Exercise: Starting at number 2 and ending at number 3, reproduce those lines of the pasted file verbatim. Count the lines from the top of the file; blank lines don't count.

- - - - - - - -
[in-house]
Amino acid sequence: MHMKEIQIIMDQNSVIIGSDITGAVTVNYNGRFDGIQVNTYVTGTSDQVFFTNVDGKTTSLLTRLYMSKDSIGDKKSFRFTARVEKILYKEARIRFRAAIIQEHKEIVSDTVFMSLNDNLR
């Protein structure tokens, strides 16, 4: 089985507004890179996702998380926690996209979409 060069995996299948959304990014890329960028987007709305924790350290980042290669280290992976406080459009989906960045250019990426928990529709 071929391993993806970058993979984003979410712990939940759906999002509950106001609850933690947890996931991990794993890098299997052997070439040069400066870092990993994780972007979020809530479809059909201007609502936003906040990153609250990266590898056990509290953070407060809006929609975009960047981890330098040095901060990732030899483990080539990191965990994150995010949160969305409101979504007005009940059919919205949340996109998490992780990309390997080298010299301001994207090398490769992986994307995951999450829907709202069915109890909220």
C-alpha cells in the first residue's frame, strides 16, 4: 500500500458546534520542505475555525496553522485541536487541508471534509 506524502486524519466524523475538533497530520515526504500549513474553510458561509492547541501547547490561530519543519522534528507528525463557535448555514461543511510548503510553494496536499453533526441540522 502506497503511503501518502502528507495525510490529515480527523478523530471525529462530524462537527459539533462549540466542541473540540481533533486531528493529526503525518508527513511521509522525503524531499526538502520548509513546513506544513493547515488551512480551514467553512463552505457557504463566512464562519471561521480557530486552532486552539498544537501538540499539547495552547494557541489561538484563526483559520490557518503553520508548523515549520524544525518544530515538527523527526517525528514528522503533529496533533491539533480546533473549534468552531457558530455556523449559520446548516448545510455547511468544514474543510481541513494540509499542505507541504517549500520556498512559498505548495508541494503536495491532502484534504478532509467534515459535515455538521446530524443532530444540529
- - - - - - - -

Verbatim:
Amino acid sequence: MHMKEIQIIMDQNSVIIGSDITGAVTVNYNGRFDGIQVNTYVTGTSDQVFFTNVDGKTTSLLTRLYMSKDSIGDKKSFRFTARVEKILYKEARIRFRAAIIQEHKEIVSDTVFMSLNDNLR
């Protein structure tokens, strides 16, 4: 089985507004890179996702998380926690996209979409 060069995996299948959304990014890329960028987007709305924790350290980042290669280290992976406080459009989906960045250019990426928990529709 071929391993993806970058993979984003979410712990939940759906999002509950106001609850933690947890996931991990794993890098299997052997070439040069400066870092990993994780972007979020809530479809059909201007609502936003906040990153609250990266590898056990509290953070407060809006929609975009960047981890330098040095901060990732030899483990080539990191965990994150995010949160969305409101979504007005009940059919919205949340996109998490992780990309390997080298010299301001994207090398490769992986994307995951999450829907709202069915109890909220």